Anyone who flips through a copy of Munch can see that it's singular; you don't even have to be able to read it. Although the painter's early life was one of legendary miseries, the album bursts with visual humour and ocular pleasure. Its artist subject never sought to copy reality ("I don't paint what I see; I paint what I saw", Munch would say) and the volume does that legacy justice. Munch tried hard to capture how memory marks the psyche, and his art always tried to access deep emotions. Using his own medium, Steffen Kverneland does the same.

Certainly, the project gives him plenty of drama to work with. Circumscribed by illness, death and strict religion, Edvard Munch's early years were both sad and sequestered. At five, he lost his mother; a decade later, his favourite sister – each of them dying slowly in front of him. Between these two events, at the age of thirteen, even Munch himself was given up for dead.

Yet, once he survived and set out to paint, the prodigy had support from what remained of his family. Two of Munch's relatives were well-respected painters and the post-Impressionist Paul Gauguin was a distant in-law. Thus when he first visited Paris, Munch was more than just another rube. In 1889, at the Universal Exposition, he got a first-hand look at French art's past and present. But what proved most important were the things Munch saw around town: new sculptures by Rodin, paintings by Van Gogh and the strong lines in posters by Toulouse-Lautrec.

Kverneland covers many of Munch's formative circumstances. But the book's focus – its "present" – is avant-garde Berlin during the 1890s. Here, Munch held what would remain his best-known exhibition, equal parts artistic breakthrough and enormous scandal.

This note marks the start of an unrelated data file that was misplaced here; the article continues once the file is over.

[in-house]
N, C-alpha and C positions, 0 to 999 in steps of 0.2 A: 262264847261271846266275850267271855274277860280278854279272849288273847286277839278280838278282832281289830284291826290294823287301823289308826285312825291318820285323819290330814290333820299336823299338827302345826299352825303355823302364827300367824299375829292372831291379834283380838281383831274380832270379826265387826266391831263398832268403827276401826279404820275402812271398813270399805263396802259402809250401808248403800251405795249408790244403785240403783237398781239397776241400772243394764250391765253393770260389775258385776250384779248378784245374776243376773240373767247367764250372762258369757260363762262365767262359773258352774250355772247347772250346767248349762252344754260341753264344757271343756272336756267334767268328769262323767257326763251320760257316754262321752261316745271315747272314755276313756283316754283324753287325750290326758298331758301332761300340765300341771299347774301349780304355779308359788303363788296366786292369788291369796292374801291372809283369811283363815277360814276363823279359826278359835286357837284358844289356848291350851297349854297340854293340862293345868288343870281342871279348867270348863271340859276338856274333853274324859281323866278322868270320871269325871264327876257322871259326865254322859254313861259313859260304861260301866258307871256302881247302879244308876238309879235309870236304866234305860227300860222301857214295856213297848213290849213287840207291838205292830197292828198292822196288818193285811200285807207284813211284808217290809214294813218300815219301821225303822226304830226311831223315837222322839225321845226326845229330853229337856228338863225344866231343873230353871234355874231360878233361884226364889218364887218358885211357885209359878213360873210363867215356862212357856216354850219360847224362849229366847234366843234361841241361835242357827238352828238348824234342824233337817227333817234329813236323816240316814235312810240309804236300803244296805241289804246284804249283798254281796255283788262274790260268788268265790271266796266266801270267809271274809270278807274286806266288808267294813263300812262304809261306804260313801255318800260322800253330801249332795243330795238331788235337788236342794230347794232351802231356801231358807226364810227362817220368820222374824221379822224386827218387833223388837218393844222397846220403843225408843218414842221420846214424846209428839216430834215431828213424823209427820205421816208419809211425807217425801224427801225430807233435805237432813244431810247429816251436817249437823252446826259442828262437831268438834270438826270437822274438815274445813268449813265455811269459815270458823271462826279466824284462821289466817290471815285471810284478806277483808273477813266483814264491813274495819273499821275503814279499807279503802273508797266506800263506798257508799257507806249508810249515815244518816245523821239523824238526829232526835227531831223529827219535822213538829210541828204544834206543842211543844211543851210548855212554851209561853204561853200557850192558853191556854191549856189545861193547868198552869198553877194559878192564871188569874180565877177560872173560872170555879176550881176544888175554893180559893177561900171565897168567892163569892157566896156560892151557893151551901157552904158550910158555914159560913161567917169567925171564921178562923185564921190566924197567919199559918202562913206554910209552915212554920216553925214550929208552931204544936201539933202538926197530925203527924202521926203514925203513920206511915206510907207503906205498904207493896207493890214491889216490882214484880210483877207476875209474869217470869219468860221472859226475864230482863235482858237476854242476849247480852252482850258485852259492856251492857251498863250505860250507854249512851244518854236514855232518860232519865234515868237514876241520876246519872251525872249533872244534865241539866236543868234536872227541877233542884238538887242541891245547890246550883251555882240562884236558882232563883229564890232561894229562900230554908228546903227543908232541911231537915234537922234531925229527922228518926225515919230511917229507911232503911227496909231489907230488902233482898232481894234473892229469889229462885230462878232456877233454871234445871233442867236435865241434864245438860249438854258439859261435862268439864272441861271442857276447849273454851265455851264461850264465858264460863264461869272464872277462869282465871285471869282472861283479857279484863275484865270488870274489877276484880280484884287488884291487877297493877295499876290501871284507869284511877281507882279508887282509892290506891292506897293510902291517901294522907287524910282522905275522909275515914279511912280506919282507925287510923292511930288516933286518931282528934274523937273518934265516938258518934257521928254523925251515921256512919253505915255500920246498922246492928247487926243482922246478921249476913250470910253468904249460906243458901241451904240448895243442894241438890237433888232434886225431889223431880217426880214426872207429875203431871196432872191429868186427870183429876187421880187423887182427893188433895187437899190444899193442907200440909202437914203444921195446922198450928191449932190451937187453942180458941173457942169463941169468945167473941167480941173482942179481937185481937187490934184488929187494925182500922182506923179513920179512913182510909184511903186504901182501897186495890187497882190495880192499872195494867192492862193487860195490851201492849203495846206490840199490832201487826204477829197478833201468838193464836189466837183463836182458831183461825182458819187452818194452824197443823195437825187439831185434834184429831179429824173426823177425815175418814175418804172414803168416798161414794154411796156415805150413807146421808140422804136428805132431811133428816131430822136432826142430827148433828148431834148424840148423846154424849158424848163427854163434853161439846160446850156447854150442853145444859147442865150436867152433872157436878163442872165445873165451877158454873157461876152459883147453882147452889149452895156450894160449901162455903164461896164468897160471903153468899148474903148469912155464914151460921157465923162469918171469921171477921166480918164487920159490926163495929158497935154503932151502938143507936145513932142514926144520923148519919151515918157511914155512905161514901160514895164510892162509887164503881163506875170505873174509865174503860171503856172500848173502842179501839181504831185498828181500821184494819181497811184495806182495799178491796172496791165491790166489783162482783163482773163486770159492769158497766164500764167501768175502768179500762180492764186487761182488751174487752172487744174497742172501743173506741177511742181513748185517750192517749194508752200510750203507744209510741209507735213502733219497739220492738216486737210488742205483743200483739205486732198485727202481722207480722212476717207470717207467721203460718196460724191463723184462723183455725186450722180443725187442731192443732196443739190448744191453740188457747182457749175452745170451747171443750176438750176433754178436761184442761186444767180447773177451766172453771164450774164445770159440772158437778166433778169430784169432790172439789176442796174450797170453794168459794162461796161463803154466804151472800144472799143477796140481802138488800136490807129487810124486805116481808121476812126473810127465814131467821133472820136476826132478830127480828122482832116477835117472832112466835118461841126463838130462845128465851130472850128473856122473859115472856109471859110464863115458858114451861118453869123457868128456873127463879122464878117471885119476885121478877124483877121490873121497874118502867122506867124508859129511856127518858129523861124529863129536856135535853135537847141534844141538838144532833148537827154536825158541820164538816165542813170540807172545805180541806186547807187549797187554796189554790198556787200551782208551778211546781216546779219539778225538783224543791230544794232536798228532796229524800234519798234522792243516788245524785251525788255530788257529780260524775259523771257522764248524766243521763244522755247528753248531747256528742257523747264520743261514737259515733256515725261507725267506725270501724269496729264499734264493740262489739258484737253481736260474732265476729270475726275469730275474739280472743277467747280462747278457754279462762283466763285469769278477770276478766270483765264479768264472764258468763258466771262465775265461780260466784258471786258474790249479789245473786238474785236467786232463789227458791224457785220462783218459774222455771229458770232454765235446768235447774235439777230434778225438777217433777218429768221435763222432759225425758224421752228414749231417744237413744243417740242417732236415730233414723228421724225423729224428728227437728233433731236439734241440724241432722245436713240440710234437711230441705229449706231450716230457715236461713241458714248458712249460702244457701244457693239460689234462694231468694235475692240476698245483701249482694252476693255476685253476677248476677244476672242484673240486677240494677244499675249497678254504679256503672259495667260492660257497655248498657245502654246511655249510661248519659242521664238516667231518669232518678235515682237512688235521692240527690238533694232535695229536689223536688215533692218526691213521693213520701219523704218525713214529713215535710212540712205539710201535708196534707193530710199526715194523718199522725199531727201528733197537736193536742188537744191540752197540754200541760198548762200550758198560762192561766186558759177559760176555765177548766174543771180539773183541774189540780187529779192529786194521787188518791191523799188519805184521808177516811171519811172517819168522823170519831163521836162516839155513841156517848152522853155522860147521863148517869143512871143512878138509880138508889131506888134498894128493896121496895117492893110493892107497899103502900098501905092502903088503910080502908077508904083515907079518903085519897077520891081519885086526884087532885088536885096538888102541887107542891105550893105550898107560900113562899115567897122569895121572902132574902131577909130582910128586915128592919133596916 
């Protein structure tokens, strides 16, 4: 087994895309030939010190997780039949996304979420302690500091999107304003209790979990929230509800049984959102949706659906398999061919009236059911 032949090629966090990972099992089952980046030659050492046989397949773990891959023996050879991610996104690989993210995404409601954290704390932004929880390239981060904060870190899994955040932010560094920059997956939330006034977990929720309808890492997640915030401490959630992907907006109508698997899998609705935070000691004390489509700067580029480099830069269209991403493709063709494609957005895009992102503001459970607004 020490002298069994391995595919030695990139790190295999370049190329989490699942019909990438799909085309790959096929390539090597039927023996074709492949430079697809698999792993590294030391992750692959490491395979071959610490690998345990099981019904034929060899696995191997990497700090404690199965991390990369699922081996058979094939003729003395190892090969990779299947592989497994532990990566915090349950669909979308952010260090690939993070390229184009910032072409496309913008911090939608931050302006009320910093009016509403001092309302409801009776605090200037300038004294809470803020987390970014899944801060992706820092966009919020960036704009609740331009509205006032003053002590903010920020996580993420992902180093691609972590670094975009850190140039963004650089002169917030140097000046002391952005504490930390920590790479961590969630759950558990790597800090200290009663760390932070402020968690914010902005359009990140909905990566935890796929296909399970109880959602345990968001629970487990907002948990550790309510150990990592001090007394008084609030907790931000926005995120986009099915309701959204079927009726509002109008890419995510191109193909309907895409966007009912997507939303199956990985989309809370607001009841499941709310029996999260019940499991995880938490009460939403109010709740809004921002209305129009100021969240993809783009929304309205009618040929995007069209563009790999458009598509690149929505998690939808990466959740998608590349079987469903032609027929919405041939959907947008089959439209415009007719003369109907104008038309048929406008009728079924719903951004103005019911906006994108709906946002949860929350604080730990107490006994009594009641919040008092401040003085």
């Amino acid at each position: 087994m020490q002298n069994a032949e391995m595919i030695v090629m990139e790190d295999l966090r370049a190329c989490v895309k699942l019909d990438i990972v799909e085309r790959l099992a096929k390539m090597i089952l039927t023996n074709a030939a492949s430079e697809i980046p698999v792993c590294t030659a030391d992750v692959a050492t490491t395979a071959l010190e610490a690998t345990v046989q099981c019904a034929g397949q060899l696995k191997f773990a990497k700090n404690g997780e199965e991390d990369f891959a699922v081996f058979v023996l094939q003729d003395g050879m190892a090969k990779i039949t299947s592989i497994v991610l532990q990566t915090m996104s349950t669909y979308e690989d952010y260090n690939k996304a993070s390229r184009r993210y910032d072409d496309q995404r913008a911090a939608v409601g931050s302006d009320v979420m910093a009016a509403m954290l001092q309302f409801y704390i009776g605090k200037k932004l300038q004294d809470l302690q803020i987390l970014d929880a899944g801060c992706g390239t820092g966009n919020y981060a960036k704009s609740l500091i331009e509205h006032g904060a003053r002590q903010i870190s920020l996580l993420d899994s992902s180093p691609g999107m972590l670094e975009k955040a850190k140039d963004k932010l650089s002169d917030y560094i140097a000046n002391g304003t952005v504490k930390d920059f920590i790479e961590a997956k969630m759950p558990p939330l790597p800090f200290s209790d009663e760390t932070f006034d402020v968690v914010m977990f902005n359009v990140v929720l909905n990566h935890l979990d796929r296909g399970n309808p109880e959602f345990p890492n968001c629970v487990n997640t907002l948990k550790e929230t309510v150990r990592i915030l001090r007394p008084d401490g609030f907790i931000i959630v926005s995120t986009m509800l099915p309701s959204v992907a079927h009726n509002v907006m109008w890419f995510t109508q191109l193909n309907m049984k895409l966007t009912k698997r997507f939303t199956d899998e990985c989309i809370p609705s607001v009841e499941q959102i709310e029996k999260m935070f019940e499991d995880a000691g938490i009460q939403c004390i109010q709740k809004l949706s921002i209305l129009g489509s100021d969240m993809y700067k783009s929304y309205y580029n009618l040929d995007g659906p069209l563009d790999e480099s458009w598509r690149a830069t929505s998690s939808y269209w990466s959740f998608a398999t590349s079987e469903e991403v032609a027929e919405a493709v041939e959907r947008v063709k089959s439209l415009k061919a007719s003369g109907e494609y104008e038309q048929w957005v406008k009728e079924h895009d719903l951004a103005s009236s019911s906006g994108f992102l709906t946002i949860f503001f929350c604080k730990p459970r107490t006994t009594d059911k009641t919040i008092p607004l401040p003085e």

While Kverneland draws the painter's past on a rough brown stock, all those Berlin days are rendered in colour. As our elderly narrator, Munch is realistically drawn; he's a tired, black-and-white photo brought to life. Other moments and characters have stylistic codes of their own – but all inhabit a visual world infused with 'Munch-like' character.

Munch-BKverneland says that reproducing Munch's own art was a special pleasure, one he describes as semi-addictive and "almost autistic". Yet his turns on the artist's style offer both flair and inventiveness. Leavened by the impudence of Kverneland and Fiske, Munch is very often laugh-out-loud funny. But when it comes to family (or the real-life toll of debauchery), its pages can shift abruptly toward the poignant.

What helps Kverneland enormously is his cast of characters. Non-Scandinavians won't know the bohos who formed a youthful Munch so, in a tableau, their figures are decoded. (To show who is in love with whom, it features hearts and arrows.) As artistic rebels, though, the artist's first pals are very familiar: it's a stereotypically narcissistic, hard-living crowd.

Their leader in Christiania – later Oslo – is writer Hans Jaeger. Jaeger was an anarchist who was to remain Munch's great mentor. He once boasted he would corrupt his entire generation or, failing that, he would "drive them all to suicide".

There was a lot with which these rebels might have disagreed. Although Norwegian society was officially Lutheran and bourgeois, one-third of its labour force consisted of underage children. Its Christian family men were served by state-run brothels – where prostitutes, to protect the clients, got regular, rigorous checks. Yet Munch's Bohemian crowd remained self-centred and their transgressive efforts focused only on personal trauma. Just like drink and sexuality, suffering was their subject and – as Munch was quick to learn – the more personal pain, the better.

Kverneland has a lot of fun with the truth behind Munch's image. Instead of the misogynistic, sad-sack Bergman of the canvas, readers will discover the artist as an ambitious go-getter. Unflagging when it comes to his self-promotion, the Norwegian proves both canny and resourceful. Says Kverneland, "Once I started reading everything Munch wrote, I found him enormously funny, ironic…and optimistic".